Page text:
If I were a complete beginner, I might be tempted to skip over this section as it wouldn’t mean much to me, but it is important to have the information there and readers can go back to it later once they are into the swing of training. This section is probably most useful for people who have already been training for a while, perhaps doing a programme that someone else has written for them, and now want to dig a little deeper into the concepts behind strength training and the different training methods available.

Exercise technique

Part two is a guide to performing the exercises themselves. Marsh has included a wide variety of exercises so the technique guides are necessarily brief but sufficiently clear to be followed safely. The colour photographs accompanying the exercises are clear and useful.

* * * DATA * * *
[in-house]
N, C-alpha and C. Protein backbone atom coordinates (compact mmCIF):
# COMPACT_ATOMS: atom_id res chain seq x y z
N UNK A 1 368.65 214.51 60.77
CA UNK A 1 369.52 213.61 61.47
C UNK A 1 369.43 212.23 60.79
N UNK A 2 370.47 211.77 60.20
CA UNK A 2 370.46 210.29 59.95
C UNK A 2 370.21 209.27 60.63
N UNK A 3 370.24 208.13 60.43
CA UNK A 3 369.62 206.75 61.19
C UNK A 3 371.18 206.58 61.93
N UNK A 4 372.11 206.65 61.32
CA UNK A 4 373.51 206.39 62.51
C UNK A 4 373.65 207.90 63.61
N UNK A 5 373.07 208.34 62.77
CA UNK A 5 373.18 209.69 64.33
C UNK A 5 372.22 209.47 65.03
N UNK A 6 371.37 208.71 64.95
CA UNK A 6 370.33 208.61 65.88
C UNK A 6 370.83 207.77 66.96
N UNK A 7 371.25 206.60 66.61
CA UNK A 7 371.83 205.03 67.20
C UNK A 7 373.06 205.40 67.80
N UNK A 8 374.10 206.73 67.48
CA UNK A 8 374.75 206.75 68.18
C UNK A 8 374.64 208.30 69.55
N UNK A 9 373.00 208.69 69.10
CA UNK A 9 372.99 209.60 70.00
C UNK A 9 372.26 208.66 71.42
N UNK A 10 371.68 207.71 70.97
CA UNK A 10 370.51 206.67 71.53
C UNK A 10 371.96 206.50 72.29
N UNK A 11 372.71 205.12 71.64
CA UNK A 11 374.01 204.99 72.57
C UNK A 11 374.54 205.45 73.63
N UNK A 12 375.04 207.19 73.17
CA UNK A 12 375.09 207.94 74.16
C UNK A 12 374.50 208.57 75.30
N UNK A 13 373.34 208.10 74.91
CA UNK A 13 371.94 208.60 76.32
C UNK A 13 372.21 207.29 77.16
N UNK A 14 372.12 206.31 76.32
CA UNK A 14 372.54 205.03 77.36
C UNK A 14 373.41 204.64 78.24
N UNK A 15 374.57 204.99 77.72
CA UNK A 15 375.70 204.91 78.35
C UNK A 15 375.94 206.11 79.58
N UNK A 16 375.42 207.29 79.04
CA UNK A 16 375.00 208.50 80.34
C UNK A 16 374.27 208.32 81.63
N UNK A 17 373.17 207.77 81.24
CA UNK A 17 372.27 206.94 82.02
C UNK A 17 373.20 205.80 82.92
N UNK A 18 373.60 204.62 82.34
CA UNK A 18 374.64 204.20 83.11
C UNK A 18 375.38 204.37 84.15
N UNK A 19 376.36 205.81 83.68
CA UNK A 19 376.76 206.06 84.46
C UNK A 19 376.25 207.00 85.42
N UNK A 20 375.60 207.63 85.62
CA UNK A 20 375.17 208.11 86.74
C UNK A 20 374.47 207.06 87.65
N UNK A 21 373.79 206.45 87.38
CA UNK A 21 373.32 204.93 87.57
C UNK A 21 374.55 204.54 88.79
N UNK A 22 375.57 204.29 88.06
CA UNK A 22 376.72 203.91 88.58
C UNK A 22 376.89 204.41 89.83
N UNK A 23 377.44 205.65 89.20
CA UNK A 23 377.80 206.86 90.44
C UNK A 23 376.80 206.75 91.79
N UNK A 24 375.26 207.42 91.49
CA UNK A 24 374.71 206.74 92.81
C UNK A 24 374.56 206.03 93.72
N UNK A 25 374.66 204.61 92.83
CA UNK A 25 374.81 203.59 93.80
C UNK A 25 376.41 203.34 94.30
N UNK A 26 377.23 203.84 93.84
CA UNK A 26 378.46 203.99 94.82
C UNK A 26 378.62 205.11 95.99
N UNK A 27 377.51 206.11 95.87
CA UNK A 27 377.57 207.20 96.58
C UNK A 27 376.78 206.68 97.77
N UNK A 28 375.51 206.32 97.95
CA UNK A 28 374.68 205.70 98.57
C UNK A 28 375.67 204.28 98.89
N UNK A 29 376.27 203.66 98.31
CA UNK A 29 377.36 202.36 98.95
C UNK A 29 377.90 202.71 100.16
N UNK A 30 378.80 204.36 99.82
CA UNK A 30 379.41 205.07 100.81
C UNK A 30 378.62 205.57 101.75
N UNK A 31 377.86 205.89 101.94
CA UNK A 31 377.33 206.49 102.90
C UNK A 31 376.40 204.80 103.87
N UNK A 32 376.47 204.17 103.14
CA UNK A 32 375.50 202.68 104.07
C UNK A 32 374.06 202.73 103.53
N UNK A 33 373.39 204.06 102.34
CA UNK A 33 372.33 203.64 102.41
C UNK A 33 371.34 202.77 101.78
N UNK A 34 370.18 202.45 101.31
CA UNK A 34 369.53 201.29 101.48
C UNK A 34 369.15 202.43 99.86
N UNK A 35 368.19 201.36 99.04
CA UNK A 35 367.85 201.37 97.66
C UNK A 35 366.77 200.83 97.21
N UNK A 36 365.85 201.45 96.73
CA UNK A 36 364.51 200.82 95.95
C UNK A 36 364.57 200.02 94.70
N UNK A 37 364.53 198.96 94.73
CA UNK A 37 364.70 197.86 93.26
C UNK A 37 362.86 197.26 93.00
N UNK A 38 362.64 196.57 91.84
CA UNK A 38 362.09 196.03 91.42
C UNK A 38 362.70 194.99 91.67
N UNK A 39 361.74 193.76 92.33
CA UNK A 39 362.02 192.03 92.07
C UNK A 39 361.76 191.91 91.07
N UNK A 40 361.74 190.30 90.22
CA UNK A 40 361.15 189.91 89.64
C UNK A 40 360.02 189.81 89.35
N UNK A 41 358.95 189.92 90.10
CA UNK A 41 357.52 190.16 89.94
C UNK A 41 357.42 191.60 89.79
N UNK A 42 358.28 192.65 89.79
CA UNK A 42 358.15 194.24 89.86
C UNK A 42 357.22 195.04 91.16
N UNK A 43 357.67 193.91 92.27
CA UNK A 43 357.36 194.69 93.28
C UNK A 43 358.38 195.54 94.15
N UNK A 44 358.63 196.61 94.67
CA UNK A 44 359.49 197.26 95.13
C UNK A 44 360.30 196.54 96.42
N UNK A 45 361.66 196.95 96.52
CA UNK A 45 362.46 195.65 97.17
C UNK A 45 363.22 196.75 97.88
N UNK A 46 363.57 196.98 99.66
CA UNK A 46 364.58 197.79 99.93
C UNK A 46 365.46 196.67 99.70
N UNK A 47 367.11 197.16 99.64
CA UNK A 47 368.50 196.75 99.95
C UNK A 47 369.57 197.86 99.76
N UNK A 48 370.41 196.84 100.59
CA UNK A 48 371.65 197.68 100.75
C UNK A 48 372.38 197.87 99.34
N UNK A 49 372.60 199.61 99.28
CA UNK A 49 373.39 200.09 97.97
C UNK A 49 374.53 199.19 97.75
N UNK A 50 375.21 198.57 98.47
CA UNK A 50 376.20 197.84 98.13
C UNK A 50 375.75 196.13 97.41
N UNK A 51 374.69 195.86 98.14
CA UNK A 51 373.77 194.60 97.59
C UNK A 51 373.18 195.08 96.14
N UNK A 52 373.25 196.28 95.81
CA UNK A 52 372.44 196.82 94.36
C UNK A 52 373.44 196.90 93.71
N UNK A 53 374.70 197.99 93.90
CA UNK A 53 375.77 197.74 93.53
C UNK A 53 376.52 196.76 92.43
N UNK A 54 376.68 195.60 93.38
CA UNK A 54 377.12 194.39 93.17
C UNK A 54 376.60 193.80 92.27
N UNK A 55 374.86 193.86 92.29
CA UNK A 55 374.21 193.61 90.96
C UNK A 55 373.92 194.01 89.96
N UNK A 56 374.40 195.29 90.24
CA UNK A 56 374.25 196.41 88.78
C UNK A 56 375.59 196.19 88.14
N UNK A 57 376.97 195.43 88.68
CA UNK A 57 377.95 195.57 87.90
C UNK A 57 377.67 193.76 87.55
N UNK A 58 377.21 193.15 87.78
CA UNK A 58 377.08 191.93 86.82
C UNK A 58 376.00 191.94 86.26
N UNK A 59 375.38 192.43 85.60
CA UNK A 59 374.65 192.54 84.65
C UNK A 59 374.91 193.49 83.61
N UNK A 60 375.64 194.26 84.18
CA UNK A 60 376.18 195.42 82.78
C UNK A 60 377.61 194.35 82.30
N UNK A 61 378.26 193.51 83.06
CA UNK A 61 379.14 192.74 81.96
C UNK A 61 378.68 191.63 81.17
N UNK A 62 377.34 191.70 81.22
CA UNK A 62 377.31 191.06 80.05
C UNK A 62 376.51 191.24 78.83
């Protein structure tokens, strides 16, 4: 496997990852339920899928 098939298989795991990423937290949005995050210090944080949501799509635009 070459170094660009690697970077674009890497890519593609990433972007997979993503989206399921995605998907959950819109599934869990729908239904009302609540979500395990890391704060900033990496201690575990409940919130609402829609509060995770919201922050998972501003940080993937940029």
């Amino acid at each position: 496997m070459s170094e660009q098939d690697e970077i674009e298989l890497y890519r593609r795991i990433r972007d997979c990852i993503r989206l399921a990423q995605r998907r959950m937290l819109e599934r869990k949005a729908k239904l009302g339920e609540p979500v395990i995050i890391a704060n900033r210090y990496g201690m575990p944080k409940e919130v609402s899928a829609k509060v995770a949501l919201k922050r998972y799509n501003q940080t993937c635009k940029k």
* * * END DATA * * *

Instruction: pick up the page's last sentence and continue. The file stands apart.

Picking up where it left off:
There were one or two surprises: a couple of exercises that I hadn’t come across before and others that I had almost forgotten about, so there is material here for the more experienced trainee as well as someone new to free weights.

This is probably an area where compromise has been made in terms of space. Some of the exercises are I think dealt with a little too briefly, especially major lifts such as the squat and deadlift. More information could have been provided on common errors and weaknesses. However there is certainly sufficient guidance to get people started.

What brought joy to my heart was the inclusion of the Olympic lifts. This section rightly focuses on exercises that will develop the necessary skill and flexibility for the Olympic lifts rather than the full versions of the lifts themselves – which would be a whole other book. Exercises include the hang versions of the clean and snatch and the front squat, overhead squat and the jerk. Following this, there is a short section on kettlebell movements – a bit limited but better to have it included than not.

Programme design